Just Eat Takeaway.com operates in Europe, Canada, Mexico, Australia, Brazil, New Zealand and Israel. The company doesn’t have a presence in the United States.

Research contact: @chicagotribune

Pie in the sky: During pandemic, Home Run Inn churns out 80,000 frozen pizzas a day

June 8, 2020

In early March, Home Run Inn—the official pizza of the Chicago Cubs at Wrigley Field— began building up its inventory of frozen pizza at its southwest suburban Chicago plant, as the COVID-19 pandemic began to hit home.

The family owned company was nonetheless unprepared for the surge in demand, as worried consumers loaded up on the stay-at-home staple before hunkering down for the foreseeable future, The Chicago Tribune reports.

“It was absolutely crazy,” said Nick Perrino, 33, who heads up the frozen pizza division for Home Run Inn. “The pandemic had people stocking up on frozen pizza, making sure they had product.”

-year-old pizza empire that grew from a single Chicago tavern, Home Run Inn operates nine restaurants in the city and suburbs, and a 60,000-square-foot manufacturing facility in Woodridge, Illinois. Frozen pizza generates about 75% of the company’s revenue, but with its restaurants limited to pickup and delivery since March, the balance has shifted even more dramatically.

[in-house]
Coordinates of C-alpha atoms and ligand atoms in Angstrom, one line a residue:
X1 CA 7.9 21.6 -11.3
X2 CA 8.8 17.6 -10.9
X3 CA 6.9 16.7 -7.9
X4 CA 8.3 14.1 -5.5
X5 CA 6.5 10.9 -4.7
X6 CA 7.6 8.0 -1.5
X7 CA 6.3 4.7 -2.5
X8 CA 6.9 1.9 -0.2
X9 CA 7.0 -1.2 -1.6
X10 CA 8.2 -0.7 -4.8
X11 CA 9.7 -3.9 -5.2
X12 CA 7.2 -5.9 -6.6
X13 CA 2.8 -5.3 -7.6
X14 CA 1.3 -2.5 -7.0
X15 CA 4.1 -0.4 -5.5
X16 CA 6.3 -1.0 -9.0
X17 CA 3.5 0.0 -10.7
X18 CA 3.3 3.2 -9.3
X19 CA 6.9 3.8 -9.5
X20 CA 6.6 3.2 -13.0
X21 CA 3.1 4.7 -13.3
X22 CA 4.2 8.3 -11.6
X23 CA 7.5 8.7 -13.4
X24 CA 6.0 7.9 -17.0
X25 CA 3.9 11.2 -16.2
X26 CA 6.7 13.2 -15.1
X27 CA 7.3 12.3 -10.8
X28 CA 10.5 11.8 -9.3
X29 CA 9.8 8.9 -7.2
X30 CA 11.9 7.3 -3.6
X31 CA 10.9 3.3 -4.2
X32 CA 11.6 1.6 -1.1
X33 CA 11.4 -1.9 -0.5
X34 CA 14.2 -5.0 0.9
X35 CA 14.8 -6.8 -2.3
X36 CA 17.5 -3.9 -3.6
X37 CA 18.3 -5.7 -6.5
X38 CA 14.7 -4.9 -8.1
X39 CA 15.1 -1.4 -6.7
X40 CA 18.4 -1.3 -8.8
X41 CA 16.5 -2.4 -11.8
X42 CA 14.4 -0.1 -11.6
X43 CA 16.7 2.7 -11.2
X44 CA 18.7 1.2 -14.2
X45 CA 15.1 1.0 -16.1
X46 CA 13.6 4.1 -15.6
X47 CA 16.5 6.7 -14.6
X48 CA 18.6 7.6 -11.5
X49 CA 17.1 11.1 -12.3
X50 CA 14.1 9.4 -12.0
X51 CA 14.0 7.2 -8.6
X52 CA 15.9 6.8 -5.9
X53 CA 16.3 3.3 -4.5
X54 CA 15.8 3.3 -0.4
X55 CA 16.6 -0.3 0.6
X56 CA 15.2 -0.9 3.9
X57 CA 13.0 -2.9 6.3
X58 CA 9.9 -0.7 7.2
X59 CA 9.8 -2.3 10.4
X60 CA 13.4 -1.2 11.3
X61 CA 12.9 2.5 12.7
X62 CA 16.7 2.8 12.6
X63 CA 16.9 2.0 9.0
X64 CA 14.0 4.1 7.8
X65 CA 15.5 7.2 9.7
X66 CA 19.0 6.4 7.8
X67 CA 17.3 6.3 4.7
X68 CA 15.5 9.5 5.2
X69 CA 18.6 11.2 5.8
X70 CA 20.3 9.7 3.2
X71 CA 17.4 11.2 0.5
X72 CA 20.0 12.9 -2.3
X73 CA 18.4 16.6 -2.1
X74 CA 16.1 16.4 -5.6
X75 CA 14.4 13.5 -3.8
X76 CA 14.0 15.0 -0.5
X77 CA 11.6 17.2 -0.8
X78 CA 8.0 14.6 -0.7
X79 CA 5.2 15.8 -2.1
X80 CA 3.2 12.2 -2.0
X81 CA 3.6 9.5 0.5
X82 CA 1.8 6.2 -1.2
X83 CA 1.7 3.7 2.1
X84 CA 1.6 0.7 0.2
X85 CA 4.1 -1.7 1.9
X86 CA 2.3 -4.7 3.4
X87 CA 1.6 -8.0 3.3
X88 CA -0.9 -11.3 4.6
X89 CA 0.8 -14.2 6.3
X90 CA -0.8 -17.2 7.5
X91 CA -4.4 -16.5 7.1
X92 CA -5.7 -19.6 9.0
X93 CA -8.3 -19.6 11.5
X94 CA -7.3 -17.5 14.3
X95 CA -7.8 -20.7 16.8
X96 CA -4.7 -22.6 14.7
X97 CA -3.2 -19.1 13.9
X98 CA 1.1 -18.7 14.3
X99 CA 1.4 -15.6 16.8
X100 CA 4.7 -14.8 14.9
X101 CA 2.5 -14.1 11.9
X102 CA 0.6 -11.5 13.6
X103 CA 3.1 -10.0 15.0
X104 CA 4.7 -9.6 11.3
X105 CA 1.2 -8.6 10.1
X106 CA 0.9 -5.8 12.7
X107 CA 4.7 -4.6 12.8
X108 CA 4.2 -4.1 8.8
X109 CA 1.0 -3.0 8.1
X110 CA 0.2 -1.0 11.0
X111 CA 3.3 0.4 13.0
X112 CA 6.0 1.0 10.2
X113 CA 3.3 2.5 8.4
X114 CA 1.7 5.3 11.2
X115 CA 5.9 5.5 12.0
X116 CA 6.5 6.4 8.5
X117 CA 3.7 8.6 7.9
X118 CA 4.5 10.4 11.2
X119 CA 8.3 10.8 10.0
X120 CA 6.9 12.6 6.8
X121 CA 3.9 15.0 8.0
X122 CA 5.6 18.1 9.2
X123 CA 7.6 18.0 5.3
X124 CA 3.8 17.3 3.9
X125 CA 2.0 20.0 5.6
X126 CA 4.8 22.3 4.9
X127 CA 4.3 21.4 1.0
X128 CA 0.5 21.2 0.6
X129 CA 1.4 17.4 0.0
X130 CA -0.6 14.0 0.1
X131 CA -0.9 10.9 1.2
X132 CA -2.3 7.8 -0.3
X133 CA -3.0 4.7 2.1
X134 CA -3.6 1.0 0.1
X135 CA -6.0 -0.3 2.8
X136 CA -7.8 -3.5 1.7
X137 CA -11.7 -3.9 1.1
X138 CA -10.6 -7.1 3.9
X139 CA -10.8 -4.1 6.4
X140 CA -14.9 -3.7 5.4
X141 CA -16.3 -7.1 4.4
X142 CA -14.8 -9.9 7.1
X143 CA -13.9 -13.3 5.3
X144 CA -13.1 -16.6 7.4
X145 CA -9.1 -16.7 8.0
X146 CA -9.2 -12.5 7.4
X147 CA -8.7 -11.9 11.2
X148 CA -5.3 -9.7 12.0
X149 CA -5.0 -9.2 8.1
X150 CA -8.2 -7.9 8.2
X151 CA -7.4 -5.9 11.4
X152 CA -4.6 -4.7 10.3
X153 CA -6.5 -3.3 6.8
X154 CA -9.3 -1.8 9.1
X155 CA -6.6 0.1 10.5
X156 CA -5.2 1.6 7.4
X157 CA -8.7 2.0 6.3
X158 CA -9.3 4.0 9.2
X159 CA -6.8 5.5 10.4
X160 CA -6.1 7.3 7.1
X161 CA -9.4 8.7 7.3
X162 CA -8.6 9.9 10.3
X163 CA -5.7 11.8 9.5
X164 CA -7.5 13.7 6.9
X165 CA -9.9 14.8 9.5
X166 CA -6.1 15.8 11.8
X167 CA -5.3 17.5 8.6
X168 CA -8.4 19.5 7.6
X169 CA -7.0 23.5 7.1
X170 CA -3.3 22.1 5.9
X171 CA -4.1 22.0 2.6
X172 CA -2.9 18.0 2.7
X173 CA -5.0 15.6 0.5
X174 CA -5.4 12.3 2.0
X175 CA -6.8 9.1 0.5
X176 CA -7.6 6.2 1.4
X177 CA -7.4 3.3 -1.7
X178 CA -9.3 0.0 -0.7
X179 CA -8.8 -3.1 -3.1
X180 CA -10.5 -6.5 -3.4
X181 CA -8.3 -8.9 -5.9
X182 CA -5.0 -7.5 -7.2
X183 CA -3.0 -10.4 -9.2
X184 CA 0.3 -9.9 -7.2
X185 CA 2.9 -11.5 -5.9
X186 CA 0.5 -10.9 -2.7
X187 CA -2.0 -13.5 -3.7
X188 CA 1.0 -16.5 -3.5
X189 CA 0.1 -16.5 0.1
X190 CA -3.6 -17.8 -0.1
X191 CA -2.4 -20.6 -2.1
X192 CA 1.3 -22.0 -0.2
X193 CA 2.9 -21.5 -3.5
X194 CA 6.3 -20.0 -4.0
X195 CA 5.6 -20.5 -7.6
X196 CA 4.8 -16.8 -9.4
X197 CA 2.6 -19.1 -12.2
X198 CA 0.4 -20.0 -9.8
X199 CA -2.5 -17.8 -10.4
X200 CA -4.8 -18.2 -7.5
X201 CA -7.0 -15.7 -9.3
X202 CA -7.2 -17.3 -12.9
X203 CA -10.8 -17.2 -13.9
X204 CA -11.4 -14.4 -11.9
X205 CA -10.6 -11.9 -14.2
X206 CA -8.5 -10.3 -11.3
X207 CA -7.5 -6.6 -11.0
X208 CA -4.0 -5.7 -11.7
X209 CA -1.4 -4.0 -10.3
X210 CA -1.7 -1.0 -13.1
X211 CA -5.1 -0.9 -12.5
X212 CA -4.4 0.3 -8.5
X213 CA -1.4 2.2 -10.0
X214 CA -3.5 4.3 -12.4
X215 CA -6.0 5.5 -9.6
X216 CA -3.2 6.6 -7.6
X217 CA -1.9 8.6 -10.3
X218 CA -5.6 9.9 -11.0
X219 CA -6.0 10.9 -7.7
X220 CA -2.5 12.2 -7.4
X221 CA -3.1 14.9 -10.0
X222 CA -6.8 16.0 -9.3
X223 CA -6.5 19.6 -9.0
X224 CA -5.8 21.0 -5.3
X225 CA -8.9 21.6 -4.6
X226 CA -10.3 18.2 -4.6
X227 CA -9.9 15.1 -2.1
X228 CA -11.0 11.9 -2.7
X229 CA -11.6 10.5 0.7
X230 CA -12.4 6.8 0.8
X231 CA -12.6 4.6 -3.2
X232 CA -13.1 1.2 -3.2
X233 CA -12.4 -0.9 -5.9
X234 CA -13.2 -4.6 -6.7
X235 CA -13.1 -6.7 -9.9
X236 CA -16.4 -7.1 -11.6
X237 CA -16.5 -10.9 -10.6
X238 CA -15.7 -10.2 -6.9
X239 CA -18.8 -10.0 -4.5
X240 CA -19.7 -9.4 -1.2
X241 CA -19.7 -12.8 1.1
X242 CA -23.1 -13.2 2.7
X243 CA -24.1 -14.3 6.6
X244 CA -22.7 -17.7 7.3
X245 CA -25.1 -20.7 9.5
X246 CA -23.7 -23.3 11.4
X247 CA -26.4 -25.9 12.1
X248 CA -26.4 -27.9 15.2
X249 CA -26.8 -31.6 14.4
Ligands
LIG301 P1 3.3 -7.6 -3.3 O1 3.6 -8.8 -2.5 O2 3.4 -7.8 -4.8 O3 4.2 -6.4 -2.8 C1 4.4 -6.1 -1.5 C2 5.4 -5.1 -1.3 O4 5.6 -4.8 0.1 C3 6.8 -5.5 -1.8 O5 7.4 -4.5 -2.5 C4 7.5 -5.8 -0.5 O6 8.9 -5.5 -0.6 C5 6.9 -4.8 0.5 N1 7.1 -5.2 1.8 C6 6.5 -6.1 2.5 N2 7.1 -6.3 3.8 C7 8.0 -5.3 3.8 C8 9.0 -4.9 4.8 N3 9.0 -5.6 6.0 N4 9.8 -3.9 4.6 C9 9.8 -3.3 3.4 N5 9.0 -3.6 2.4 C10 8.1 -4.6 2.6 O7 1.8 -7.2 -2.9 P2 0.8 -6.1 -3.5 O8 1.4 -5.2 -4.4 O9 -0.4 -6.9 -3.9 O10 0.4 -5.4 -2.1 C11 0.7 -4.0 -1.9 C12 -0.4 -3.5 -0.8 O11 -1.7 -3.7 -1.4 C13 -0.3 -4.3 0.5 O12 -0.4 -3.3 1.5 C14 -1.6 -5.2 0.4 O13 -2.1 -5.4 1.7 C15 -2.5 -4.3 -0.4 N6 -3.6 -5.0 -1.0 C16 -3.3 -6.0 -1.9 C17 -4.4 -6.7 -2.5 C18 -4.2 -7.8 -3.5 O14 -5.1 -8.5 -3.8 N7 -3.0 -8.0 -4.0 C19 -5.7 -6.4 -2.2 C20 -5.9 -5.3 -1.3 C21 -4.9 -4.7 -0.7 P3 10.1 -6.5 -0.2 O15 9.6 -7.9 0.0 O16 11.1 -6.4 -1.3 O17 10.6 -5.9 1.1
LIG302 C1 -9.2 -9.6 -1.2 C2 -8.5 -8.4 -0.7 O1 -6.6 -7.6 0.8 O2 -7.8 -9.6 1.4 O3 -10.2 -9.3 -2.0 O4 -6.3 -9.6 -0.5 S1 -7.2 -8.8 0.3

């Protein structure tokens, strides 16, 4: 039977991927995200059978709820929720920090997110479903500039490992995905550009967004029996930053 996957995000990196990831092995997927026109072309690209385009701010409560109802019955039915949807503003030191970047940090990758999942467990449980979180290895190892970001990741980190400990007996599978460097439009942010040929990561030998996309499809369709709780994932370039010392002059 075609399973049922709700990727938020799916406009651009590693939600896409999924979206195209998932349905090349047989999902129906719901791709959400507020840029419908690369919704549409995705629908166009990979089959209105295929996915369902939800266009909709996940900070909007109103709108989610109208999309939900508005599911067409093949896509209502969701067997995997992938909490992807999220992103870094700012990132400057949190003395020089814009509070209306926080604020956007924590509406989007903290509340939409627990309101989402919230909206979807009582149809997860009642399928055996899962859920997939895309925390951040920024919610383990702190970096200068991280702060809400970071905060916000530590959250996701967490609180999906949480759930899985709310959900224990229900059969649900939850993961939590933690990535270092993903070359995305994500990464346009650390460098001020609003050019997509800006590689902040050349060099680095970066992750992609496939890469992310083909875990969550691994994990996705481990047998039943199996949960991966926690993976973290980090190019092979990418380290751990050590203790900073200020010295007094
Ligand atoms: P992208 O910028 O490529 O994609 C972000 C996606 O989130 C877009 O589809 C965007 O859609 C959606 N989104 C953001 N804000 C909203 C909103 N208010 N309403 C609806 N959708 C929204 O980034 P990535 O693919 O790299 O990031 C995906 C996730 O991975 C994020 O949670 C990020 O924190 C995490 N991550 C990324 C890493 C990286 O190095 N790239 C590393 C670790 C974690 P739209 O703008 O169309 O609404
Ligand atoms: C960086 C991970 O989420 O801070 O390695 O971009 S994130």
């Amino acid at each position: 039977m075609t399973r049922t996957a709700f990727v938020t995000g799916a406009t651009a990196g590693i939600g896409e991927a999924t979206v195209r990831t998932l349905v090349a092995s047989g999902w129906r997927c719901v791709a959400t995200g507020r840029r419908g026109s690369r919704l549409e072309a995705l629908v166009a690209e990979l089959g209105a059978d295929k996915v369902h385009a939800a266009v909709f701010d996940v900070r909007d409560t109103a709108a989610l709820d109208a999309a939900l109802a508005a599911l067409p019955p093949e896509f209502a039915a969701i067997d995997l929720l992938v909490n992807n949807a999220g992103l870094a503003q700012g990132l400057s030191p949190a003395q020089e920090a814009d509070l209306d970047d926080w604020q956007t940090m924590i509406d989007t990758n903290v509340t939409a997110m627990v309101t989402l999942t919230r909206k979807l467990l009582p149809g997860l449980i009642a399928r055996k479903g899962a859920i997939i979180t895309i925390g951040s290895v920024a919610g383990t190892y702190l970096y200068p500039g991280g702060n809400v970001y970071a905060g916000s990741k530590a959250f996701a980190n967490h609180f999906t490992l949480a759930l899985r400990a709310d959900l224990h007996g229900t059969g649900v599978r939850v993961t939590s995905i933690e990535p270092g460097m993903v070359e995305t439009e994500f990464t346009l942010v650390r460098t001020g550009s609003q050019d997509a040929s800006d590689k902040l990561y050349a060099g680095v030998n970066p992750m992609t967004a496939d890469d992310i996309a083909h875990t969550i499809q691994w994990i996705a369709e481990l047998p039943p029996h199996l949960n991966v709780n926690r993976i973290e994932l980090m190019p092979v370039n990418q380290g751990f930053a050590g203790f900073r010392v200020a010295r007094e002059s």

Home Run Inn sells frozen pizza in more than 40 states and is the No. 12 brand in sales nationally, according to IRi, a Chicago-based market research firm. It is the number-one -selling frozen pizza in the Chicago area.

“If we could make double, we’d be able to sell double,” said Perrino, whose grandfather began serving pizza at the family’s Little Village tavern in 1947.

Home Run Inn went all in on frozen pizza March 16, shifting to a seven-day production schedule for its 130 line workers. The plant has been churning out about 78,000 frozen pizzas a day, up about a third from the pre-pandemic operation, the Tribune reports.

The company closed the plant for a day on April 6 after two employees tested positive for COVID-19. When it reopened, new protections were implemented including mandatory masks, increased cleaning schedules, and social distancing in the break rooms. Plant workers received a $2 an hour pay boost and an increase in the number of sick days.

In some cases, line workers are closer than 6 feet, but the protective measures generally have been successful, with seven cases of COVID-19 across the company and none since late April, Perrino said.

Manufacturing was backed down to a six-day-a-week schedule in April, when it became clear the new normal in the pizza business may last for a while and the grueling schedule was unsustainable, Perrino said. Demand has flattened in recent weeks, enabling Home Run Inn to resume production on some of its specialty pizzas, such as its classic sausage margherita.